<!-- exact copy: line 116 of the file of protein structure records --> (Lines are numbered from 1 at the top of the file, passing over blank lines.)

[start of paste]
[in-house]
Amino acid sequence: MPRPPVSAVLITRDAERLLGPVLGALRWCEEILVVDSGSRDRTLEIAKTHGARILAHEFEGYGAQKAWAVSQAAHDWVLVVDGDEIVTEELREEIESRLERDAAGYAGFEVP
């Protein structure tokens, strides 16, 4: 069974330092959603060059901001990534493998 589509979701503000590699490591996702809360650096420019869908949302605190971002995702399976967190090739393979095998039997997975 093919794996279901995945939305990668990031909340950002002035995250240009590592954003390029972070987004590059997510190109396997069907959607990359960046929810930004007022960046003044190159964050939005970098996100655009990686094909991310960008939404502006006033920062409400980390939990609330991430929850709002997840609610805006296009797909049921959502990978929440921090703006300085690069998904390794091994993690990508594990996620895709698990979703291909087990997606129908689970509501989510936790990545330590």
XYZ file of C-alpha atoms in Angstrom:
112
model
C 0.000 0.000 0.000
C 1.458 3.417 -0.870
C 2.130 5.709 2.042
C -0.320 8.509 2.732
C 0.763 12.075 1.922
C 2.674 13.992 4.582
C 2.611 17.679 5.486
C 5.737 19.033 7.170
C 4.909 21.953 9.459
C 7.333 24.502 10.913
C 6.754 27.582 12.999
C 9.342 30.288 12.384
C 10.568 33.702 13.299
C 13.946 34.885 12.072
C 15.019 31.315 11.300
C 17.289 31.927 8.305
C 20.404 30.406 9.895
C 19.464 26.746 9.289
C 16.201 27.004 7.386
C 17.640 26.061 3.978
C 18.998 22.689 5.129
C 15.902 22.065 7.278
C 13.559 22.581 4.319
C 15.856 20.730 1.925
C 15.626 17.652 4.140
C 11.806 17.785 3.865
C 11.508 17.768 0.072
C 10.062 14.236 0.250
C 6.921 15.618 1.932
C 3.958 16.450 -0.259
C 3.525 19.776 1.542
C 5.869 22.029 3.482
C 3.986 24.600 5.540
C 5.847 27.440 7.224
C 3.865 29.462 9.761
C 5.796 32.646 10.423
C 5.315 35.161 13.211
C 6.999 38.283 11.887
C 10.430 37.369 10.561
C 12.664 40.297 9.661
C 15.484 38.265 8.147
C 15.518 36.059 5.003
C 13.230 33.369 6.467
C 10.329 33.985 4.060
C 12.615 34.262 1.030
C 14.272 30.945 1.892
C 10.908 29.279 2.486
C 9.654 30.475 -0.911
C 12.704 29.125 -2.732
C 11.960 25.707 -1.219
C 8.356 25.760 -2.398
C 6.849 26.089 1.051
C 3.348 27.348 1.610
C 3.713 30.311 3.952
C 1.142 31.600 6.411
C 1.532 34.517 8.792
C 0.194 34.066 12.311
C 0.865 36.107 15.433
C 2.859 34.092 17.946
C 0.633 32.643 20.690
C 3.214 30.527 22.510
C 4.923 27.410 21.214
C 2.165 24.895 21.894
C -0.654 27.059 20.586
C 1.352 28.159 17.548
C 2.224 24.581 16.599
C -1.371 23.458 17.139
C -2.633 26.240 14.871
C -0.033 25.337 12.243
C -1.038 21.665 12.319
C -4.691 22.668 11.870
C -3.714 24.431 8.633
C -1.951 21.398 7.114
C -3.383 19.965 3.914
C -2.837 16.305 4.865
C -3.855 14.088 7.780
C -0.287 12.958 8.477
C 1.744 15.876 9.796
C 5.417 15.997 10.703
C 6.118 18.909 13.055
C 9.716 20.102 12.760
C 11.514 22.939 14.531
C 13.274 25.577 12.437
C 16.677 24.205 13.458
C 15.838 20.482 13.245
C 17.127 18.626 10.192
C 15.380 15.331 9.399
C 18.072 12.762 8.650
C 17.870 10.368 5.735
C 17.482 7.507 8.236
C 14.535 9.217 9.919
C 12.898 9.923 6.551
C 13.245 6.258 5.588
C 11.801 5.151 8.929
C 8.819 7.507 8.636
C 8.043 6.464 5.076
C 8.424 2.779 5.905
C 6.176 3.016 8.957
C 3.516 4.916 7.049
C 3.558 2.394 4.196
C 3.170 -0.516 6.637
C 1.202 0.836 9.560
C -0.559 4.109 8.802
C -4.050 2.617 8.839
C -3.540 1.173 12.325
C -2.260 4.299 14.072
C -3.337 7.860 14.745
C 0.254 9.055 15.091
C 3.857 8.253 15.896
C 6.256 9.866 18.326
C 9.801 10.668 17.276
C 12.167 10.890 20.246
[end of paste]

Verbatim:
C 6.256 9.866 18.326